Practice

change your habits to hack your mind

Getting Out of Your Groove

Recently one of my favorite authors, John Scalzi, wrote a column in the TOR newsletter about how he challenged himself with his latest book, Lock In. It wasn’t a huge challenge, on the surface: he simply did not allow himself to use semi-colons. For most non-writers and perhaps even most writers, this would not be a big deal. For Mr. Scalzi, though, it was quite the challenge:

…you don’t understand. I don’t just like semicolons; I love them like kids love cake. And I don’t just use semicolons; I slather them all over my writing. I will write sentences with not just one, not just two but three and even four semicolons in them…I am a semicolon abuser; God help me, I adore them so.

Aside from his history of punctuation abuse Mr. Scalzi also enjoys a tremendously successful reputation as a writer. His novel Red Shirts won the coveted Hugo Award last year, and his Old Man’s War series replaced Heinlein and Bujold as my favorite military sci-fi. That begs the question: why would he change things up when things seem to be going so well for him?

the point was for me, as a writer, to break myself of a habit that shaped my prose; to make myself aware of what I was doing with my writing, and how. I still use semicolons; I still love them. But now I’m using them because I intend to, and don’t use them when I don’t.

Simple Changes for Complex Benefits

How about that: eliminating a semi-colon as a tool for self-awareness! That’s always a good thing (though not always a comfortable one; personally, while I don’t have a problem with semi-colons, my addiction to commas and parenthetical asides is, charitably speaking, ridiculous). Mr. Scalzi is doing more than that when he changes things up. The self-awareness is the surface level. There’s much more going on underneath the hood.

By forcing his brain to take different paths and methods he is literally making his brain bigger and stronger. It’s true! Research into neuroplasticity has revealed that the brain is more adaptable than people would have ever expected. An example: black-cab drivers in London have a measurably larger hippocampus (the part of the brain involved with navigation) compared their fellow bus drivers. The research indicates that black-cab drivers develop this extra capacity because they have to constantly come up with new routes as opposed to bus drivers who travel the same path daily.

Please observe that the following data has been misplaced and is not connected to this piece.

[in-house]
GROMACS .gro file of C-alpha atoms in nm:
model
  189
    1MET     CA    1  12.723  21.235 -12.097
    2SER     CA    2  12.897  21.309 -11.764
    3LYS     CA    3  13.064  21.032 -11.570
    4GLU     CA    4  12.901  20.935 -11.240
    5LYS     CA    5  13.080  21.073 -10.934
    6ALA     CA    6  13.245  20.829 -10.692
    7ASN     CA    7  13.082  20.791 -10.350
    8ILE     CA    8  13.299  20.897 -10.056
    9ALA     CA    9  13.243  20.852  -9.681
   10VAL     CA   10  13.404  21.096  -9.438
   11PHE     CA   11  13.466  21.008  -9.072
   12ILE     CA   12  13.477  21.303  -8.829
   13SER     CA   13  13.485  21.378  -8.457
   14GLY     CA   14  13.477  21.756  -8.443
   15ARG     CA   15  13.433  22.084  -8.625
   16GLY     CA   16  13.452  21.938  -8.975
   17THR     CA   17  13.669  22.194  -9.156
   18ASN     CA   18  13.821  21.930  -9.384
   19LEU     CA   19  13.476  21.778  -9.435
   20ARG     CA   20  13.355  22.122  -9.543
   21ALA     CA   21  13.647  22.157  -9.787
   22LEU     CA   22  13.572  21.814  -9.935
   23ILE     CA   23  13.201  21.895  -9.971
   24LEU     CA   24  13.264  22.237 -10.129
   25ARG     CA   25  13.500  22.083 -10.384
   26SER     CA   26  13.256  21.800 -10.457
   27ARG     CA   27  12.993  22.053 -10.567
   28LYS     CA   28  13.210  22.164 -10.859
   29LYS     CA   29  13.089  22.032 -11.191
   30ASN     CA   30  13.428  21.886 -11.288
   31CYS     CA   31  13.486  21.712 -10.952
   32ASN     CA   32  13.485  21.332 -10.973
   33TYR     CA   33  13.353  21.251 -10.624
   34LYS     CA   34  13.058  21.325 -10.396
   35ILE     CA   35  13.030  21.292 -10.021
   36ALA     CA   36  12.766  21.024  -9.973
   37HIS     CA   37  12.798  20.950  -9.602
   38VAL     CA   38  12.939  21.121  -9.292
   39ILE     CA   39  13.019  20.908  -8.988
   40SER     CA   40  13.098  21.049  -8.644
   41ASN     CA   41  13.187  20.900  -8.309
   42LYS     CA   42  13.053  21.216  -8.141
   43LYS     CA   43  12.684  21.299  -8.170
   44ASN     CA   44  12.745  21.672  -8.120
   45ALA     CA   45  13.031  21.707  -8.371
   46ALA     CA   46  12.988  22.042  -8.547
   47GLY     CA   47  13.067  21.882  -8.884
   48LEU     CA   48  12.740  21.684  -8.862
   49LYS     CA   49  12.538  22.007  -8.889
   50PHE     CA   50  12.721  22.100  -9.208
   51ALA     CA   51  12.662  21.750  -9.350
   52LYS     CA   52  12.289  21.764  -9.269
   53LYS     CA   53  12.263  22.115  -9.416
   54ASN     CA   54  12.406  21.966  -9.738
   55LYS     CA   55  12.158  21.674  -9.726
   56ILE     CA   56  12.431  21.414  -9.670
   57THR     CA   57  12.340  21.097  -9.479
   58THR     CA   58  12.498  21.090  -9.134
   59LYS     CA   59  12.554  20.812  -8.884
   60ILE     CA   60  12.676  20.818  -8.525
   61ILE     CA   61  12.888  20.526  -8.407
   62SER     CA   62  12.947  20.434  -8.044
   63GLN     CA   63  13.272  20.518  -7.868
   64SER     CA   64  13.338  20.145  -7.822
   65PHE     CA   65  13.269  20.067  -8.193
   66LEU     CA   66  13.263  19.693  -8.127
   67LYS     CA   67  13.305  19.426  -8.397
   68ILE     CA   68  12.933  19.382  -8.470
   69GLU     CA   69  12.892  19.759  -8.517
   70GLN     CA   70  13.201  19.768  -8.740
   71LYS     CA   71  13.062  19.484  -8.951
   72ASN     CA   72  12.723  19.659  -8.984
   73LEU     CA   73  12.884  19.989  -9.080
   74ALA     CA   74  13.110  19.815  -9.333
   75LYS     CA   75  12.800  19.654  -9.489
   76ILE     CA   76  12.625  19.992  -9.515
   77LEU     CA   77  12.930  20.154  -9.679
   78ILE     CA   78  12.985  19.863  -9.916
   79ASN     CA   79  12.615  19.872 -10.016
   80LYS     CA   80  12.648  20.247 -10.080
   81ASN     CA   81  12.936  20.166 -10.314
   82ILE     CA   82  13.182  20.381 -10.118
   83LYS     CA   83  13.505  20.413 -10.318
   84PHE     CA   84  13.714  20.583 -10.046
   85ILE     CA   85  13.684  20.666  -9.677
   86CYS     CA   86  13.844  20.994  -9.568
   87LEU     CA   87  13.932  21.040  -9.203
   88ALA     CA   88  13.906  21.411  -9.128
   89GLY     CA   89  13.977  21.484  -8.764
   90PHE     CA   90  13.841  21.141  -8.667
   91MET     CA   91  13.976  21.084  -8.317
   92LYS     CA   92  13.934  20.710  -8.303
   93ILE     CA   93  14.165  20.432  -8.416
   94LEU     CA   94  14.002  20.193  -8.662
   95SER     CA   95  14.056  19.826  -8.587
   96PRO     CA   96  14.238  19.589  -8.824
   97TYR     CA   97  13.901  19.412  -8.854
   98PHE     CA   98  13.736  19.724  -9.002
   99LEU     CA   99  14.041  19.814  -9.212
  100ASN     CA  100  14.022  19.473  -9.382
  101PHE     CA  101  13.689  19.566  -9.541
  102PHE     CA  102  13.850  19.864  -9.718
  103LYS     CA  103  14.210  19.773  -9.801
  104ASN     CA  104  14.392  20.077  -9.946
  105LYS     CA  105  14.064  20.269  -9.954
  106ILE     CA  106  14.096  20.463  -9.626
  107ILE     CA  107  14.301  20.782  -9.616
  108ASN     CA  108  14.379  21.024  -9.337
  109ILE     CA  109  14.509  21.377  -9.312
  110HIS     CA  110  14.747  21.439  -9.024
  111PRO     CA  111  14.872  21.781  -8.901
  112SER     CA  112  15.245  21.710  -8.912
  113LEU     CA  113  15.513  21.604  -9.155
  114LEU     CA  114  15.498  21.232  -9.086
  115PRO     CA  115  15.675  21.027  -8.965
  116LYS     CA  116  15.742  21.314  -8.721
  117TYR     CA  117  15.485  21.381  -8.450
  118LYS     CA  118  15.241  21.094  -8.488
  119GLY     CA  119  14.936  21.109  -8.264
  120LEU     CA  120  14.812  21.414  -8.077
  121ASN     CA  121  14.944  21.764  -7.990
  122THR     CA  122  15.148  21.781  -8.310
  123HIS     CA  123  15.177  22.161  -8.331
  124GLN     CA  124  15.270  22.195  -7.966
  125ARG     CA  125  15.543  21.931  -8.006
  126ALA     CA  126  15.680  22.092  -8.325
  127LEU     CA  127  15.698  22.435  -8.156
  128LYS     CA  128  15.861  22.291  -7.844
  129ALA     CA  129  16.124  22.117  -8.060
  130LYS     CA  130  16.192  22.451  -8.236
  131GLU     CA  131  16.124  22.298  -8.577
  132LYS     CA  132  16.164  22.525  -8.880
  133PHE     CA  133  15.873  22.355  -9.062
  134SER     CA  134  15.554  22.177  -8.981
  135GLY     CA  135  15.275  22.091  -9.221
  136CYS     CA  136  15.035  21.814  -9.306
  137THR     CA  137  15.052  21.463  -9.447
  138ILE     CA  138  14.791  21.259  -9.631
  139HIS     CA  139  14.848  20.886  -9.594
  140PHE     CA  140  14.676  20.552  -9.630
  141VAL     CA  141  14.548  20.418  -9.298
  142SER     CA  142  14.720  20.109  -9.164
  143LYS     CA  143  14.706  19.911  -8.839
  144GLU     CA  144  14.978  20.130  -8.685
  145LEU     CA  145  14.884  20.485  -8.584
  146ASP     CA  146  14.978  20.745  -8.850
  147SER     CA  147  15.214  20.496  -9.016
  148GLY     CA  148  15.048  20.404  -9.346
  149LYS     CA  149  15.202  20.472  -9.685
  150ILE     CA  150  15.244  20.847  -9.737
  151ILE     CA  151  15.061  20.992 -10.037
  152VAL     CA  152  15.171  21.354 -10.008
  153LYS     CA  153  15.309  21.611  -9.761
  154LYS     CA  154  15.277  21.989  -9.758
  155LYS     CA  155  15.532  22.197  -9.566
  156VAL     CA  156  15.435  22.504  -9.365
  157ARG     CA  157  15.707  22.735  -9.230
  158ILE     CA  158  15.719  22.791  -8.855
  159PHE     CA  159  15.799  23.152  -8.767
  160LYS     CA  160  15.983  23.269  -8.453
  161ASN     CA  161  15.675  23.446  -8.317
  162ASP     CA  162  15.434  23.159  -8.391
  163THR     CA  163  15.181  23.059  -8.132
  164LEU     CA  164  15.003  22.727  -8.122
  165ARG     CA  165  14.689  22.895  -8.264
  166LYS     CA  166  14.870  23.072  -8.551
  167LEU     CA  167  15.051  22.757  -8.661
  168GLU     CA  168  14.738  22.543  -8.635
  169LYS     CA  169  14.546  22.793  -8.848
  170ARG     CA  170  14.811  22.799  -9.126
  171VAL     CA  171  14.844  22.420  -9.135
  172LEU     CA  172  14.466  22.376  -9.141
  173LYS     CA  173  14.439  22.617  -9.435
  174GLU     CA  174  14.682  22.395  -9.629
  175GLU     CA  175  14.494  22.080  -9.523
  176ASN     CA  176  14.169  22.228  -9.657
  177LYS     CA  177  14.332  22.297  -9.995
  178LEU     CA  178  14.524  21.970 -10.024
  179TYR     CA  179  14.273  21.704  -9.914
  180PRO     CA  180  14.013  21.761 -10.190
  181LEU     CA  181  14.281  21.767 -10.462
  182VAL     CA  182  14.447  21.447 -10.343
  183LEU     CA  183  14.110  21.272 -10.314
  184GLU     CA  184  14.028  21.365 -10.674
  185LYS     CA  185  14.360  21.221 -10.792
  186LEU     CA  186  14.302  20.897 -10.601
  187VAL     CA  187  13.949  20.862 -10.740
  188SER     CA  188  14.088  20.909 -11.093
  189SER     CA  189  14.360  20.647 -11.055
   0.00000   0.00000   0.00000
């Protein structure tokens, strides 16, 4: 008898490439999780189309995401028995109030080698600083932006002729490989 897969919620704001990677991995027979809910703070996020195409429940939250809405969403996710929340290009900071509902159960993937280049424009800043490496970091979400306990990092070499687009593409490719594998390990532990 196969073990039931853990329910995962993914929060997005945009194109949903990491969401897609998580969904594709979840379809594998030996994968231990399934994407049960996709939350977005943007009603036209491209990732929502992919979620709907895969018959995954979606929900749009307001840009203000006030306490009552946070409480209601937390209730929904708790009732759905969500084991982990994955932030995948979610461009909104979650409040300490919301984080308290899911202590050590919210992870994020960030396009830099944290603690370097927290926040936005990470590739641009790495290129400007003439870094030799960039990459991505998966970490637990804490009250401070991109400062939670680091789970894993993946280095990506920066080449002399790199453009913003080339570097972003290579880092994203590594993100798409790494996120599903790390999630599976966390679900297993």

But wait, there’s more. Remember resilience? It’s “the process of adapting well in the face of adversity, trauma, tragedy, threats, or even significant sources of stress.” A University of California guide to build up personal resilience includes guidelines such as “Take Clear Actions”, “Progress Towards Your Goal”, and of course “Accept Changes as Part of Life.” Like any other skill, each of these gets better with practice. Changing a simple habit gives you the power to make decisions that lead towards your goal of changing something.

No, taking out a semicolon isn’t a huge change. But it does build up resilience-muscles for when a big change might be necessary.

The Spanish Inquisition Strategy

There's something I forgot to tell you...
“There’s something I forgot to tell you…”

There’s one other pretty fun and slightly evil reason to change up your habits: no one expects it! People are interested in things that change, whether it be blog pages or governments, and by being someone who tries new things you will draw attention. The literal definition of “stunt” is to do something unusual that others don’t normally do. Keep in mind it may be people pointing fingers and saying “What the heck are they doing?” but you can just smile on the inside of your growing brain with the strength of resilience.

In other words, all these little lifehacks and changes may seem silly, and many of them are. Do you really need a more efficient way to peel a banana? Probably not. Then again, pumping the handles on that elliptical isn’t getting me anywhere, either. But both will improve your ability to practice and not only survive change but thrive in it.

As another great science fiction writer put it:

“Change 
is the one unavoidable, 
irresistible, 
ongoing reality of the universe. 
To us, 
that makes it the most powerful reality, 
and just another word for 
God.

Earthseed: The Books of the Living
Lauren Oya Olamina” 
― Octavia E. Butler

 

 

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